Opposition Leader Bill Shorten is preparing to firm up Labor’s plans to double Australia’s refugee intake, in a move that is expected to quell some of the internal discontent over his decision to endorse the Government’s policy to turn back asylum seeker boats.
Despite previously criticising the Coalition’s turnback policy, Mr Shorten has confirmed he is in favour of it.
The announcement came just days before the ALP’s national conference.
“I think it’s important to be honest with my party and the nation and, if I was to form a government, I would want the option of boat turnbacks – where safe to do so – on the table,” Mr Shorten told Channel 7 on Thursday morning.
He will take the policy approach to this weekend’s conference and ask for support from almost 400 voting delegates – a mix of MPs, grassroots members and union representatives.
The about-face has enraged some members of Labor’s Left faction who feel ambushed by the decision.
Frontbencher Anthony Albanese says he has “real concerns” about the decision.
Mr Albanese, who lost the Labor leadership ballot to Mr Shorten after the 2013 election, made the remarks in an address to Labor supporters at his pre-ALP national conference drinks in Melbourne.
“I have real concerns about the way that yesterday was conducted in terms of the announcement on asylum seekers,” he said.
“I think that it is absolutely critical, critical that we always remember our need for compassion and to not appeal to our darker sides.
“Labor is at our best when we appeal to the best in society, when we represent a vision for the future – a vision of hope, for aspiration…. something that will mobilise people to go and work out there for the Labor cause.
“That is how we have been successful in the past. I firmly believe that is how we will be successful in the future.”
MP Andrew Giles suggested the move would breach international law.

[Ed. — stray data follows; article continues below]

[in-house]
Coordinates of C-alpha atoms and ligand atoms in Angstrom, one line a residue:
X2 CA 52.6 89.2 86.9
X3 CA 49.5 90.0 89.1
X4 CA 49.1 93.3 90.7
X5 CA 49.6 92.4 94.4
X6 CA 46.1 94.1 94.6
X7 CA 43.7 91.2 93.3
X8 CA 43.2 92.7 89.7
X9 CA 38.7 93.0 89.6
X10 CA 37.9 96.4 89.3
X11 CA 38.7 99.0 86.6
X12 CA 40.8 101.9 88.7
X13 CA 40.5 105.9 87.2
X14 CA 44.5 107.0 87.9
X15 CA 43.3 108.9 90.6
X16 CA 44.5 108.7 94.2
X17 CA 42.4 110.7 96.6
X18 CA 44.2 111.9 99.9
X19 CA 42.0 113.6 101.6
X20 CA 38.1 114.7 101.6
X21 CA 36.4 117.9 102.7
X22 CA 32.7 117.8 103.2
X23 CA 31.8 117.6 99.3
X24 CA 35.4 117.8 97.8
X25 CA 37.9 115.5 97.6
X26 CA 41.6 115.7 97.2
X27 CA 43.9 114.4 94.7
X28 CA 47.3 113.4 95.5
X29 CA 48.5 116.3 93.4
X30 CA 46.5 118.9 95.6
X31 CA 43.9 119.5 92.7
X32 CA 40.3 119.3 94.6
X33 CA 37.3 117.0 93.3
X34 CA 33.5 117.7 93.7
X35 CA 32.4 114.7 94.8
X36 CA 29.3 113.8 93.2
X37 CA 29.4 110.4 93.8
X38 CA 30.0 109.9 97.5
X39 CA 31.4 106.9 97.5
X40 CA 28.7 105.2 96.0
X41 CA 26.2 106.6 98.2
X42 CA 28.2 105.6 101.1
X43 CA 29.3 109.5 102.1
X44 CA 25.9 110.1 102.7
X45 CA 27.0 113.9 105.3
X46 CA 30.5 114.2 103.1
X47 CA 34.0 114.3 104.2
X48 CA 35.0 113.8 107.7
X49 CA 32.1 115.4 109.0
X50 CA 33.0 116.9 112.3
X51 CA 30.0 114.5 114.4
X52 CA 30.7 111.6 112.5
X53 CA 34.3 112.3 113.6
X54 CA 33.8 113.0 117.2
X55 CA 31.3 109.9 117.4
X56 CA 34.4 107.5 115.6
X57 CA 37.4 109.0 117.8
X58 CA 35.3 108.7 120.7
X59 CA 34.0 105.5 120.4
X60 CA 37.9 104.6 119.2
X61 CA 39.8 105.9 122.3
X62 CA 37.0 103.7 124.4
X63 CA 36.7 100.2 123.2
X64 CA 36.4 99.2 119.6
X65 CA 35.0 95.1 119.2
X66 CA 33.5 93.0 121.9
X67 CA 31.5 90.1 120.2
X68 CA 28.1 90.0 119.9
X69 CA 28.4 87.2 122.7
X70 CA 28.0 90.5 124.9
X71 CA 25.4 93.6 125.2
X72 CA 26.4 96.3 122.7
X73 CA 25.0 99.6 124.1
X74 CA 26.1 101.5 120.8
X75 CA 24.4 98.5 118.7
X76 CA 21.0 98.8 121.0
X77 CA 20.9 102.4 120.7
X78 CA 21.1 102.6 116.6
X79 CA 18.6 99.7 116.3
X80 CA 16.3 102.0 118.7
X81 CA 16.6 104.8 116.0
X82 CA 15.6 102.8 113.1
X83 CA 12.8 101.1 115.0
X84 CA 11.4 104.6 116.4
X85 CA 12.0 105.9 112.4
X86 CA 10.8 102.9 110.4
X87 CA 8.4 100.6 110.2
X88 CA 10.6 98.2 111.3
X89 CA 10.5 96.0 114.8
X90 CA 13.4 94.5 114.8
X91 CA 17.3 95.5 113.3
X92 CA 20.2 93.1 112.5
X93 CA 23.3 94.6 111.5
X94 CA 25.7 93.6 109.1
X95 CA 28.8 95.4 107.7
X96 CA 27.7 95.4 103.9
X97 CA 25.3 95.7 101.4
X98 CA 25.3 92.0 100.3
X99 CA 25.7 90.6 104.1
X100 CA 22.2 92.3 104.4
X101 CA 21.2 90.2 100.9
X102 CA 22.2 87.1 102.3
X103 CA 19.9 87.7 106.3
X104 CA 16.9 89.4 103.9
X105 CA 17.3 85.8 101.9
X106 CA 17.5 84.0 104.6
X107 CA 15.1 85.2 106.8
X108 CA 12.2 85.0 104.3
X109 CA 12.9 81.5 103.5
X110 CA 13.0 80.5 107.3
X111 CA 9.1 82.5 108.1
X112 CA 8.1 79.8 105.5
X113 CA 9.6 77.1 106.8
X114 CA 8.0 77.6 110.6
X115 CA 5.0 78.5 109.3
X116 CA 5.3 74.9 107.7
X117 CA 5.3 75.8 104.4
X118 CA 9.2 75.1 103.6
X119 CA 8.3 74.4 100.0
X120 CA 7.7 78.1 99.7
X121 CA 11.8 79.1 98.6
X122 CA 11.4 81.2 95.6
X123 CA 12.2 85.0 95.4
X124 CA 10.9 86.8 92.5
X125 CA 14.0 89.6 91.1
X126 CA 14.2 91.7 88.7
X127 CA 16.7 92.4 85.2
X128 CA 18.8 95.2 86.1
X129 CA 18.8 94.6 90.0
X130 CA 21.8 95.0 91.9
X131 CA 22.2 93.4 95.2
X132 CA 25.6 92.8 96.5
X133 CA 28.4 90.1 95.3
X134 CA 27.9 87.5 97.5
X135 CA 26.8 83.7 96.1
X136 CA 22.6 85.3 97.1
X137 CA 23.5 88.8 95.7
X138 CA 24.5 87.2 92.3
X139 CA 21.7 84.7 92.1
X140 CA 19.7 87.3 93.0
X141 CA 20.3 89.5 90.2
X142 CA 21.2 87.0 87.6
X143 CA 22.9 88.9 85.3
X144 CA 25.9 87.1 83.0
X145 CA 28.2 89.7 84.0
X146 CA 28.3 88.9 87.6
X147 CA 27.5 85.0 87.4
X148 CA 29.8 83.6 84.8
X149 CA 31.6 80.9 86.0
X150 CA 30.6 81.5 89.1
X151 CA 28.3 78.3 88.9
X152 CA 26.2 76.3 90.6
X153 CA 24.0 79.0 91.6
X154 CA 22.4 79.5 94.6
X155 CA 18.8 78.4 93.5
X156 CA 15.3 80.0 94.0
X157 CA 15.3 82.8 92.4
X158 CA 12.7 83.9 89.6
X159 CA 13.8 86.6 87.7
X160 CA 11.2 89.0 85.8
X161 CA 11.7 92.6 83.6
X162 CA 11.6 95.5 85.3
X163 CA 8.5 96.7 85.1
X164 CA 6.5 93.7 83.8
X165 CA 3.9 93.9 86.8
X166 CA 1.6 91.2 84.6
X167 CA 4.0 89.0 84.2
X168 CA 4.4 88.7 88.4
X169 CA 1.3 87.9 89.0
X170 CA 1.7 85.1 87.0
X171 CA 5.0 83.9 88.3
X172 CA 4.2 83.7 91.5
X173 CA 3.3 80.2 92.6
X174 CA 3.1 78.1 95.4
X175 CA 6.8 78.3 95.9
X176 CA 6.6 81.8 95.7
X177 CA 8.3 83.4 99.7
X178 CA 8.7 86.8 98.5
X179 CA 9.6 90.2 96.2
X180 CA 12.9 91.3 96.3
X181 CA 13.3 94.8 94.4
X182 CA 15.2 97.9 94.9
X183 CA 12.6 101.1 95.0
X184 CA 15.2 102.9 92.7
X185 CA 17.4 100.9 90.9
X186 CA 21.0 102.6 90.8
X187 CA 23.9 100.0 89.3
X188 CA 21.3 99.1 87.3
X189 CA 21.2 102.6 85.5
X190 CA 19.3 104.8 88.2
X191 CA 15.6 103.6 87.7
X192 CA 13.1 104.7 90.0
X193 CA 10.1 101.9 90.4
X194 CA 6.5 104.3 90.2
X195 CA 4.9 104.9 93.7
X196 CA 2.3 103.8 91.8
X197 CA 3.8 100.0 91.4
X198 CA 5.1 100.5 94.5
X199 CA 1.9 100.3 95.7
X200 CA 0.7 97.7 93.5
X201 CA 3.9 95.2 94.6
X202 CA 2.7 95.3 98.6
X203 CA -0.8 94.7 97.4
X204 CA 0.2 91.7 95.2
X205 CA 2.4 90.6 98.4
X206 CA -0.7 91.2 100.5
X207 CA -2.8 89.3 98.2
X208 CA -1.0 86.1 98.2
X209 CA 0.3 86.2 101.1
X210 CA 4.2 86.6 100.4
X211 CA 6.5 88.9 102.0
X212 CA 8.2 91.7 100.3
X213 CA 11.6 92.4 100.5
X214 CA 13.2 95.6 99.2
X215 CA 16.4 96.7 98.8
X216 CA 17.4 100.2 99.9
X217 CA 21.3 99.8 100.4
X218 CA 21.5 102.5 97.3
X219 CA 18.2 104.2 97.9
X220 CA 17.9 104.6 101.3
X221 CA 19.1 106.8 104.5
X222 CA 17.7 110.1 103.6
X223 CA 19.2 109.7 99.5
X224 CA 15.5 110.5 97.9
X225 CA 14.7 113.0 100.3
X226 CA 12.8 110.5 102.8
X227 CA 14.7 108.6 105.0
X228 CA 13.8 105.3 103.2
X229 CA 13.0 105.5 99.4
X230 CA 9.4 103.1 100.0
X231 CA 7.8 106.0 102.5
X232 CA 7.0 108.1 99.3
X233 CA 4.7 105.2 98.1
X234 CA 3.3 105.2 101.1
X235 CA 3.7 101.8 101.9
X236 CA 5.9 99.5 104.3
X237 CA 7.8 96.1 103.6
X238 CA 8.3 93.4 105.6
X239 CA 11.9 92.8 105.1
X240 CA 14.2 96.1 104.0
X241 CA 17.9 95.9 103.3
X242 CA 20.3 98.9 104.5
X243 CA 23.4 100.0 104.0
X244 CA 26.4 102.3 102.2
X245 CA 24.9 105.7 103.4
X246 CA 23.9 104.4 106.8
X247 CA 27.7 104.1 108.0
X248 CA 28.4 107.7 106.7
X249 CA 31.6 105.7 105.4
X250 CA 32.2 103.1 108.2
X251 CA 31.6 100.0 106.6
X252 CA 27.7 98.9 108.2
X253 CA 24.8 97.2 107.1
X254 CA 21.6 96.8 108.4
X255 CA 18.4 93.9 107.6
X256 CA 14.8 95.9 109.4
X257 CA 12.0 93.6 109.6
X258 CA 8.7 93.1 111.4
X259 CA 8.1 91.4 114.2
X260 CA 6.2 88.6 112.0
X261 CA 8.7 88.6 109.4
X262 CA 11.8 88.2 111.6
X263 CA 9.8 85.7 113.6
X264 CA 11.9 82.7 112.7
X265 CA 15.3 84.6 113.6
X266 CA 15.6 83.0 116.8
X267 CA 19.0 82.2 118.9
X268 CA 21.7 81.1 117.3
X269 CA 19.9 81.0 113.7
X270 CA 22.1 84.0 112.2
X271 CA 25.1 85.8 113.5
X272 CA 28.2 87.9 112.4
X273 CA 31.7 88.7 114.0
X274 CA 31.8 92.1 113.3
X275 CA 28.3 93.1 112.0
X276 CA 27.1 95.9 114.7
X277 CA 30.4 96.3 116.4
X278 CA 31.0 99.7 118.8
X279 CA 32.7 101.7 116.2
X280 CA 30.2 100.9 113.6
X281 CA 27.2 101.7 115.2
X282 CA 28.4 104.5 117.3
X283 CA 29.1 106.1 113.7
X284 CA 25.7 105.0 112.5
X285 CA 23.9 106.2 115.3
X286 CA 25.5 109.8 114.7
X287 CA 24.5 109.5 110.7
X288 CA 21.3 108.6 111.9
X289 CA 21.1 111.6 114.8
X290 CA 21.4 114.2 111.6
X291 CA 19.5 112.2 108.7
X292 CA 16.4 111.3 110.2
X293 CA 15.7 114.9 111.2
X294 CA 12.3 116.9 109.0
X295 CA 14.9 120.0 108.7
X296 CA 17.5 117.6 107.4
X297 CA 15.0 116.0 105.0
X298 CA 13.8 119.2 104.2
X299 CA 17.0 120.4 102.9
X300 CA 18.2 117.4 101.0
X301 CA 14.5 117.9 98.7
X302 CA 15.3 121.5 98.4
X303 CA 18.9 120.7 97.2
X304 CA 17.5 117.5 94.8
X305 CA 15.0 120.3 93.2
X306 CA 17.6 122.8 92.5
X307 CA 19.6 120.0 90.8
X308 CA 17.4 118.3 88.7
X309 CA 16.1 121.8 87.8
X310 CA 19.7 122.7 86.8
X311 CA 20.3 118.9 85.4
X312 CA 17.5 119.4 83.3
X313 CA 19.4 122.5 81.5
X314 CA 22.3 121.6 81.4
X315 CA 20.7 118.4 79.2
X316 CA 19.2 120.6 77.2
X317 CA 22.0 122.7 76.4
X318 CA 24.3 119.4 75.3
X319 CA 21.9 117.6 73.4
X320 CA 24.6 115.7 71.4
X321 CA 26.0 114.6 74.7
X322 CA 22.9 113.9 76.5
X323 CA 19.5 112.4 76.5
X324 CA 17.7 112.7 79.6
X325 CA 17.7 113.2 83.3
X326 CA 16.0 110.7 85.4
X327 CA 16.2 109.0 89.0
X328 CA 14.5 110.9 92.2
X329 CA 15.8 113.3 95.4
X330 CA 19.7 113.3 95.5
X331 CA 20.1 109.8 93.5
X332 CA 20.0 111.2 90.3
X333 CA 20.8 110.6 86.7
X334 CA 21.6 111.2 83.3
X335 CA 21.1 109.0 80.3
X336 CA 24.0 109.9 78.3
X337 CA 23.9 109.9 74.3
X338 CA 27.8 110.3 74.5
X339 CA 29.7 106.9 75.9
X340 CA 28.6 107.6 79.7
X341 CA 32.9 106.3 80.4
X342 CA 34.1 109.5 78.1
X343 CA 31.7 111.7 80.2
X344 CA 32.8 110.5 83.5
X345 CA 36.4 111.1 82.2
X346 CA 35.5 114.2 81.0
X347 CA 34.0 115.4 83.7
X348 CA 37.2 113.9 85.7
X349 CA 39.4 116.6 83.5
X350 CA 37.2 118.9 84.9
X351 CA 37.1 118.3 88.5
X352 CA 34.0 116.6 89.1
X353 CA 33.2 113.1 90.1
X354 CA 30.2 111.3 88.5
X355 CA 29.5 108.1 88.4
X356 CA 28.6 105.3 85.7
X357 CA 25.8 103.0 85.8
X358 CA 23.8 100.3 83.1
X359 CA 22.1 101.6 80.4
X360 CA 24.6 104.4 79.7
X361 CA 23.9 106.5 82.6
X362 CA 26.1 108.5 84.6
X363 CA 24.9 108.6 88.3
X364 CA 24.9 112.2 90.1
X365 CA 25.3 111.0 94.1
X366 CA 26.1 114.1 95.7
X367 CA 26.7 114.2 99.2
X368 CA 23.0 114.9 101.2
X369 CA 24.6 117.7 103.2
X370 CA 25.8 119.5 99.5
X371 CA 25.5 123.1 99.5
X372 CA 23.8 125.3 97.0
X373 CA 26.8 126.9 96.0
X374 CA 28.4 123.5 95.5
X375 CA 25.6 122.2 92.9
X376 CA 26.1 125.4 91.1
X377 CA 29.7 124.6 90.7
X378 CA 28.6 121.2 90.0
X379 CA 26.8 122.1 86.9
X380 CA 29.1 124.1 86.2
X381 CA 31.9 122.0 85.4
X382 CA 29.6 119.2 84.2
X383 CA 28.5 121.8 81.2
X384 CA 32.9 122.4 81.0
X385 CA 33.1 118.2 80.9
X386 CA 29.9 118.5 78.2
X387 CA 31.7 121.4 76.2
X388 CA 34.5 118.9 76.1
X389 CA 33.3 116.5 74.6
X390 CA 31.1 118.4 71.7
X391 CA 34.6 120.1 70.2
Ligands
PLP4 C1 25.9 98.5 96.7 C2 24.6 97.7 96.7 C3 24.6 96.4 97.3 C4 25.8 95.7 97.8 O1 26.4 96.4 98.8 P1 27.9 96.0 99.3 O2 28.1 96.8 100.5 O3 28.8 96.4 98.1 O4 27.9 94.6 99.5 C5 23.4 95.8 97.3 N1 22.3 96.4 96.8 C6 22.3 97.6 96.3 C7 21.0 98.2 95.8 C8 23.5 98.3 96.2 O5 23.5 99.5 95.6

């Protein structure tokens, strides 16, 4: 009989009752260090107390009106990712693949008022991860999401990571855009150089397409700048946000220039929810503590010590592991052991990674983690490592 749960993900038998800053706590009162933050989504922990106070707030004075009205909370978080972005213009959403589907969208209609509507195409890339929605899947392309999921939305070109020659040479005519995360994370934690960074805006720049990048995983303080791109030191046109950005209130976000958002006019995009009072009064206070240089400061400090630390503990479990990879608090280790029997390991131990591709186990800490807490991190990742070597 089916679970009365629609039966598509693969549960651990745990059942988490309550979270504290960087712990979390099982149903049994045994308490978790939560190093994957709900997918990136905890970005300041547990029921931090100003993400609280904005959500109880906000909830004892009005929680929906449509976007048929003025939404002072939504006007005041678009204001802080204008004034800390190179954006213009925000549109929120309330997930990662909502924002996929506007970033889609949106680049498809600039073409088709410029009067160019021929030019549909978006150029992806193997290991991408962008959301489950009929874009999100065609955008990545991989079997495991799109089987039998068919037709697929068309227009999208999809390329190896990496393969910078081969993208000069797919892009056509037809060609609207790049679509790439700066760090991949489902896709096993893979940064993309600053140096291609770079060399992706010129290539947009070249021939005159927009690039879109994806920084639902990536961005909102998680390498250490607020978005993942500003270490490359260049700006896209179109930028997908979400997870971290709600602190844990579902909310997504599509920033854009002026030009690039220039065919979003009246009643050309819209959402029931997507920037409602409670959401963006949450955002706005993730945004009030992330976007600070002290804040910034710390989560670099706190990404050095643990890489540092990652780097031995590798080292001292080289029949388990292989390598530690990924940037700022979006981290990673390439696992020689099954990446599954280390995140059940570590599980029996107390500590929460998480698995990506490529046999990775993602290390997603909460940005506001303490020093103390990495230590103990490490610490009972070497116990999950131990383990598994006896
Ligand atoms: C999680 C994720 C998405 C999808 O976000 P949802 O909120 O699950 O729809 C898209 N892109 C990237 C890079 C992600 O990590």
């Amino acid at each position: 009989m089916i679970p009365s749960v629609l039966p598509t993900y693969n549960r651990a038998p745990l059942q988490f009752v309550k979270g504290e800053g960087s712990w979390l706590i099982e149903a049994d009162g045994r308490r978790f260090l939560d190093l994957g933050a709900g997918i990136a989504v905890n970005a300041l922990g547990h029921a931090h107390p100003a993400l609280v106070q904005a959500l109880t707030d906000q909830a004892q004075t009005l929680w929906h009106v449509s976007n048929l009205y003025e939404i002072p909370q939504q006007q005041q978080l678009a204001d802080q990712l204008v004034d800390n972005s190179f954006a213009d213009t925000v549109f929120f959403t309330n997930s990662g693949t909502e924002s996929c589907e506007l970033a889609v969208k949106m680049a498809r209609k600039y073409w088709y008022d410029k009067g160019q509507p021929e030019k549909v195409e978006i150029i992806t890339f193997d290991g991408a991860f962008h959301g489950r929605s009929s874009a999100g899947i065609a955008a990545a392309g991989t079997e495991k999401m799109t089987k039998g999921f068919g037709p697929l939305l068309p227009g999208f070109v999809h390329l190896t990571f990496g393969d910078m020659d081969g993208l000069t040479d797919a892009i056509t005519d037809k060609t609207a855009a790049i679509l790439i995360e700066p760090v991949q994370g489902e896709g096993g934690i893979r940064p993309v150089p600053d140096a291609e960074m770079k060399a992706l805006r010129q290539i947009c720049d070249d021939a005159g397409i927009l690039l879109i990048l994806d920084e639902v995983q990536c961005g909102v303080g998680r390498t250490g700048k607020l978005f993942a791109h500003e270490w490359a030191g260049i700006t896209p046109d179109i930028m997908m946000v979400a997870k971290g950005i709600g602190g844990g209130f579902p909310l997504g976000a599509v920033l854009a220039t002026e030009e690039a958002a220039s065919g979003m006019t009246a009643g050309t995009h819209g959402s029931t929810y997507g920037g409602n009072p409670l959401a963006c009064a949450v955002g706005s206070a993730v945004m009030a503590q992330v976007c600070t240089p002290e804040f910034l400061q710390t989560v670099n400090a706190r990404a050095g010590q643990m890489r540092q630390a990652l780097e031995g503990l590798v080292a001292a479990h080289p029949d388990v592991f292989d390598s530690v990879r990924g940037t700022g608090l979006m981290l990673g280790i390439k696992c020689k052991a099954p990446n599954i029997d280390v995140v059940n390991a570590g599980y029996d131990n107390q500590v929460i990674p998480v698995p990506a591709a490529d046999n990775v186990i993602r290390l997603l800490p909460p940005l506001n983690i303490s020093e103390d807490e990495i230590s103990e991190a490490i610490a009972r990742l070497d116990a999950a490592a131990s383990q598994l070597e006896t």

Victorian MP Anna Burke said a lot of voters would be reconsidering their support for Labor and she would not vote in favour of the change.
“I’m not in a position to support that policy,” she said.
“I don’t think there’s a need to be trumpeting turnbacks.”
Some MPs want the party to endorse a hard target for the refugee intake rather than an aspirational goal.
Labor took a humanitarian intake of 20,000 people per year to the last election.
There is a draft platform up for consideration this weekend, for the party to “aspire” to progressively increase the intake to 27,000 places a year.
That would be close to double the existing 13,750-place intake under the Coalition government.
The ABC has been told Mr Shorten will harden that language and put forward a proposal for the increase this weekend.
Labor MP Alannah MacTiernan describes herself as “non-aligned” to any particular faction.
She is backing Mr Shorten’s position in favour of boat turnbacks but says her support is conditional.
“The quid pro quo will be doubling the refugee intake,” she said.
“That means the most vulnerable people around the world will have an opportunity to come to Australia.”
Mr Shorten strongly hinted at an increase in the refugee intake when he announced the policy change on Wednesday night.
“We will have more to say in coming days about being willing to support more refugees and to take up our burden internationally,” he told the ABC’s 7.30 program.
Labor frontbencher Stephen Conroy has acknowledged Mr Shorten will face a close contest when he asks for support for the turnback policy.
“It is very close and there’s people of goodwill on both sides who are very passionate about this,” Senator Conroy told Sky News.
“I believe in the end Bill’s position will carry the conference floor.”
Mr Shorten is not expected to put forward a new platform to explicitly endorse turnbacks, but rather to argue the current policies do not rule the practice out.
The matter is only likely to go to a vote if those opposed to the policy put forward a specific ban on turn-backs, which the group Labor for Refugees has flagged doing.
Mr Albanese is a member of Labor’s left faction which reaffirmed its opposition to turn-backs after a lengthy meeting this afternoon.
In their leadership contest, Mr Albanese won a ballot of Labor’s rank-and-file members but Mr Shorten had the numbers in Caucus and was elected leader when the two votes were combined.
‘I wish he’d done it two years ago’
On 7.30, Prime Minister Tony Abbott said he was prepared to congratulate Mr Shorten for changing his view on turn-backs.
“I’m prepared to say good on Bill. I just wish he’d done it two years ago,” Mr Abbott said.
“I just wish he’d done it when he was in government, because if he was in government, up to 1000 people might not be dead.
“My problem is not this 11th-hour change of position, my problem is do they really believe it?
“Because as we know to make these policies work, you can’t just say you support them, you’ve got to actually believe it in your heart and soul and I’m not sure that too many people in Labor do.”